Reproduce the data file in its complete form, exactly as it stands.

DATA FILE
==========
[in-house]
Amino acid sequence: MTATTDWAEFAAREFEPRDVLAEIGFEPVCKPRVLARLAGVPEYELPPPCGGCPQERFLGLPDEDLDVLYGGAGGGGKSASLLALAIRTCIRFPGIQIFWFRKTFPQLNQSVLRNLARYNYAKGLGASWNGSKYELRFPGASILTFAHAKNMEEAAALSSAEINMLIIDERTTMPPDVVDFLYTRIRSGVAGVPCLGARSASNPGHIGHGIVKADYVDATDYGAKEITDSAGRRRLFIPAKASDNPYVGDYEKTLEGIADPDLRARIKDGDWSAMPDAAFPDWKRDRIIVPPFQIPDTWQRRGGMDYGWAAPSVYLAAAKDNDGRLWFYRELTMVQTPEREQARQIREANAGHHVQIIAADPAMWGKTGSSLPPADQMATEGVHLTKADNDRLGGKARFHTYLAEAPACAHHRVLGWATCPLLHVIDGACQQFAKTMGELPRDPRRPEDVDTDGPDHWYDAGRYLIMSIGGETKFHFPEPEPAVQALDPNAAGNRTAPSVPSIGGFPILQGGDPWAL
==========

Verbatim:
[in-house]
Amino acid sequence: MTATTDWAEFAAREFEPRDVLAEIGFEPVCKPRVLARLAGVPEYELPPPCGGCPQERFLGLPDEDLDVLYGGAGGGGKSASLLALAIRTCIRFPGIQIFWFRKTFPQLNQSVLRNLARYNYAKGLGASWNGSKYELRFPGASILTFAHAKNMEEAAALSSAEINMLIIDERTTMPPDVVDFLYTRIRSGVAGVPCLGARSASNPGHIGHGIVKADYVDATDYGAKEITDSAGRRRLFIPAKASDNPYVGDYEKTLEGIADPDLRARIKDGDWSAMPDAAFPDWKRDRIIVPPFQIPDTWQRRGGMDYGWAAPSVYLAAAKDNDGRLWFYRELTMVQTPEREQARQIREANAGHHVQIIAADPAMWGKTGSSLPPADQMATEGVHLTKADNDRLGGKARFHTYLAEAPACAHHRVLGWATCPLLHVIDGACQQFAKTMGELPRDPRRPEDVDTDGPDHWYDAGRYLIMSIGGETKFHFPEPEPAVQALDPNAAGNRTAPSVPSIGGFPILQGGDPWAL